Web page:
You gotta protect your feet, she says, as she wipes the rain of the seat. Why am I letting her wait on me. I joke that I am putting the cess back in prince. She snorts, cuddles into my arms, and we ride the four blocks to the matchbox sized Antler gallery to question a young man whose hair matched the twisted roots in his drawings, and leave him bewildered as we analyzed his psychological shortcomings as a man, wondering when he’d realized that women are not sexual goddesses to be worshiped, but real people. I’d come back in a few years to see his work. There is potential, but, not till he figures out the sex thing.

At that point in the evening, I say goodbye to my Fairy godmother, the carriage-ride, the over-crowded galleries, and I find myself sitting in Dar Salam, across from a fellow chorister from the Portland Gay Men’s Chorus. I’d say we are meeting for coffee, but that’s code, and only those closest to me, knows what that tongue-in-cheek reference could mean. For the rest of you, this is a getting-to-know. Do not read too much into this, I am, after all a horrible flirt and everyone is fair game.

He is older than me, but not in gay years. We quickly fall to the awkward sharing of war stories- the fall before the glory, the exploration before the realization, the gradual reluctant acceptance. And now for us both-  the what the hell. He is lightly considering the Paleo Diet. I encourage with caution, as he has some medical concerns.  We are overwhelmed by the menu of the resturaunt as a metaphor of the conversation. The menu is of Iraqi fare, and there is that word, Shawarma, of Avengers fame, listed causally next to beef, pork, or lamb choices. I flip over the menu and point out to him, that I came here, because I wanted to try the coconut wrapped dates stuffed with Walnuts, clearly on my diet list, and worth the ankle groaning price of entry.

We are greeted by a server who is young in face, young in heart,  and carries the cultured service of someone who could instantly be your friend. She explains to us the place is only a year old, and in the future will have information on some of the post carded pictures of Iraq on the wall, and the why and how of what they serve. This tidbit came about because I ordered the black tea with sage, and it came steaming, in a small thin cordial glass with maroon and gold scribing. I was curious and I wanted to know what the glass was. It was cool. The fumes from the tea were herbal and smelled of Nevada in the hottest part of spring. There is an image of dust that lingers in my mind, on my fork, a welcome foreign spice to the water-drenched trends of this city. She bubbles on.  Both of us exchanged our cultural ignorance of our heritage, but I defer because she is trying.  Twenty minutes later, our plates of Shawarma  salad with lamb arrive on a plate of iceberg lettuce sneezed with a bitter spice.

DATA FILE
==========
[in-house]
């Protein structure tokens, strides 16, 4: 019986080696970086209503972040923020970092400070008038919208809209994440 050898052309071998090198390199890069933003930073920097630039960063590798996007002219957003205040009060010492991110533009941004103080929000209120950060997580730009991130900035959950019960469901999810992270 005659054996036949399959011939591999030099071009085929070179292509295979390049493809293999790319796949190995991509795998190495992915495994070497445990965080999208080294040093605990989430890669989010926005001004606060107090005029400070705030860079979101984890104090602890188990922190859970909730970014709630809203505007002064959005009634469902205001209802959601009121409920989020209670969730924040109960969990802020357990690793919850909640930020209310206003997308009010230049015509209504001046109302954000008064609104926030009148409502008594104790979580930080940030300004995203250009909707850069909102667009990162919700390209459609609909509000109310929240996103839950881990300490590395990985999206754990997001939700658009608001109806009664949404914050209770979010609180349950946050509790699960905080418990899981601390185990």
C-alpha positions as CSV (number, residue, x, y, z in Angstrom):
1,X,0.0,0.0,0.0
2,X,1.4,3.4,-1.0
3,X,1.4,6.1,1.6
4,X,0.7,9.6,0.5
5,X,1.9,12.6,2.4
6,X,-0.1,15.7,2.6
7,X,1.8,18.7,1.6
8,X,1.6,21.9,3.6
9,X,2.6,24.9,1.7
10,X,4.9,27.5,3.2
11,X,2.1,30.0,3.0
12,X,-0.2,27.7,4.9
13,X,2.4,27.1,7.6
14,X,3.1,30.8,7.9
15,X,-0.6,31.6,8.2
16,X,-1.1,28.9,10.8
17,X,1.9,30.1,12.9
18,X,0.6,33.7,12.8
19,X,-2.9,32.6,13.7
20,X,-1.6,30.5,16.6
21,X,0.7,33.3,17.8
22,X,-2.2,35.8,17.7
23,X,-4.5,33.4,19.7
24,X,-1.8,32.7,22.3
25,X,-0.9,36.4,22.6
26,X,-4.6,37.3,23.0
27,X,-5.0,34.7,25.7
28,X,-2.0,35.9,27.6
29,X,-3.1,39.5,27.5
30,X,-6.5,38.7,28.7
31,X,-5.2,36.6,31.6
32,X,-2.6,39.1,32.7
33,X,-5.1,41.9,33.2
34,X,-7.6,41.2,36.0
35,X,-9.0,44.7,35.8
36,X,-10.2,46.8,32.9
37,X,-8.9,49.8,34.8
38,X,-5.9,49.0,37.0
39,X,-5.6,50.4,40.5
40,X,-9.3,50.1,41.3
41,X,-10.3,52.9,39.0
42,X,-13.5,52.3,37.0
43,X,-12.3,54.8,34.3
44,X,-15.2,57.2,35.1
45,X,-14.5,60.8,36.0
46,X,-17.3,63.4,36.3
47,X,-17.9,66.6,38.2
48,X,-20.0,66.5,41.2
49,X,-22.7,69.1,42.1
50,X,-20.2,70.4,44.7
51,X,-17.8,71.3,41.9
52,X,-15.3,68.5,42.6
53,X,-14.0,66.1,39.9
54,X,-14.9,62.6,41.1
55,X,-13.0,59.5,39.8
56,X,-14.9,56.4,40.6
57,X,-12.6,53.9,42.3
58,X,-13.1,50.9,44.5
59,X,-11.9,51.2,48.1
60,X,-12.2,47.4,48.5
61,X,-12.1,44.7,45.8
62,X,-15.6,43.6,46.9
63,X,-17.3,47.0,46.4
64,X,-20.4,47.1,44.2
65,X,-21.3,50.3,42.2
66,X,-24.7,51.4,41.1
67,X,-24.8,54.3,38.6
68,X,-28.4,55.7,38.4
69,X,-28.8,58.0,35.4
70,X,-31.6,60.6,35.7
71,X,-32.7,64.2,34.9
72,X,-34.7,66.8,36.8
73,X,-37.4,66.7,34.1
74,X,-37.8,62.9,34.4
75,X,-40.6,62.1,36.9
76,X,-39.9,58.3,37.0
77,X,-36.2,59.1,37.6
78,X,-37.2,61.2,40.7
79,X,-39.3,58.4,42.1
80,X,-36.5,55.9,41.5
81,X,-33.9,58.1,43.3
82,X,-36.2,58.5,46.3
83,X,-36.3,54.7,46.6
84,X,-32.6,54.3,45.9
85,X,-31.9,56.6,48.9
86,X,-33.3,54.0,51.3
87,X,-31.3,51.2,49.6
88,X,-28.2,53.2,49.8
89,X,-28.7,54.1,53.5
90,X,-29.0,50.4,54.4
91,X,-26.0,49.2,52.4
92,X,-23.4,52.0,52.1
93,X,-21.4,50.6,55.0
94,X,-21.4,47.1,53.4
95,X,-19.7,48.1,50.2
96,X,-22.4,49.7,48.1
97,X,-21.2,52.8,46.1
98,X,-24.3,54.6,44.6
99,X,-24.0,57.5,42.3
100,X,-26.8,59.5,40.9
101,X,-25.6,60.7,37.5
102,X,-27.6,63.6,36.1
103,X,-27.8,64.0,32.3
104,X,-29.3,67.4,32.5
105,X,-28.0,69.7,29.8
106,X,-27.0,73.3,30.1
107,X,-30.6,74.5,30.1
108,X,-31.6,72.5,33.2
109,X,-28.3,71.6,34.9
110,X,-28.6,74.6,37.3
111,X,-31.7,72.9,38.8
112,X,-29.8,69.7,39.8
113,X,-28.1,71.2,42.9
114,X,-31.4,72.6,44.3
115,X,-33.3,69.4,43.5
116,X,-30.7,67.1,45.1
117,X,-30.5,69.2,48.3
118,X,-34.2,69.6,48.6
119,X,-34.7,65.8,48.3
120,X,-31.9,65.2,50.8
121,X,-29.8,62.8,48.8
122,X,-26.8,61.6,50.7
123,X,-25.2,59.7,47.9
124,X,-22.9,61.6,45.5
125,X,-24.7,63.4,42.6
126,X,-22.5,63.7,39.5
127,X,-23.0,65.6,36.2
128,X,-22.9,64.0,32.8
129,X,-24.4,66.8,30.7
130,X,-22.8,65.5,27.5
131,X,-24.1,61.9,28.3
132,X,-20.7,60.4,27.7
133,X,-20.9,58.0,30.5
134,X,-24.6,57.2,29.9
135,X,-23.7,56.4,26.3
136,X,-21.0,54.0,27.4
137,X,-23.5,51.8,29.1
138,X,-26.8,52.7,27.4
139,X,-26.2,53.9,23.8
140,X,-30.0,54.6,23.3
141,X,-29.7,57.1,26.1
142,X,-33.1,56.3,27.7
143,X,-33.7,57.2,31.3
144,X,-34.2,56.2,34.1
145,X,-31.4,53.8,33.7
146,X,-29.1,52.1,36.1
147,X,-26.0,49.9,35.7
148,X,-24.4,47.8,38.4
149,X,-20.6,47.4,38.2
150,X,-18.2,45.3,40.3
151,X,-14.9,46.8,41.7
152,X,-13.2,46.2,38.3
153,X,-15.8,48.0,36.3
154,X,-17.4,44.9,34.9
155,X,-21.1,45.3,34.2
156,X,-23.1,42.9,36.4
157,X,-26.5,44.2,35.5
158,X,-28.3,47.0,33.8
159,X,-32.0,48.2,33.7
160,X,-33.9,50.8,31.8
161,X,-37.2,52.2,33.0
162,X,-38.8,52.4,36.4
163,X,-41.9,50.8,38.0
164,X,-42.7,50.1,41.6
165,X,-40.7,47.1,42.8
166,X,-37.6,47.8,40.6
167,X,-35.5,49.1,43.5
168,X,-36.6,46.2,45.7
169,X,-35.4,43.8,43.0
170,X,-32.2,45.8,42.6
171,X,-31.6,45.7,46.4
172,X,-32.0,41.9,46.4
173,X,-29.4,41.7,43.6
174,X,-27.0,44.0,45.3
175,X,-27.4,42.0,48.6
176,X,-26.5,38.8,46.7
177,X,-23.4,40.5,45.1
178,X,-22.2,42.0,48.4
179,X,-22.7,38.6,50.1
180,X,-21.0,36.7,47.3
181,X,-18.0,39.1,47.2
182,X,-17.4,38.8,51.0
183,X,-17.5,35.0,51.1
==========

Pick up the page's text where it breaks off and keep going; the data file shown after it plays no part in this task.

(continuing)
In a rebellious challenge to my palette, I take the red-magical mystery sauce in a plastic squeeze container and splurge it on the plate. It is bitter, tangy, and excruciatingly spicy. I add more and convince him to try it. Though, I probably should have explained the heat factor better, as his eyes opened wide and lit up, not exactly in a pleasant surprise but more in shock. He did not reach for the bottle again. I thought about tucking it in my coat.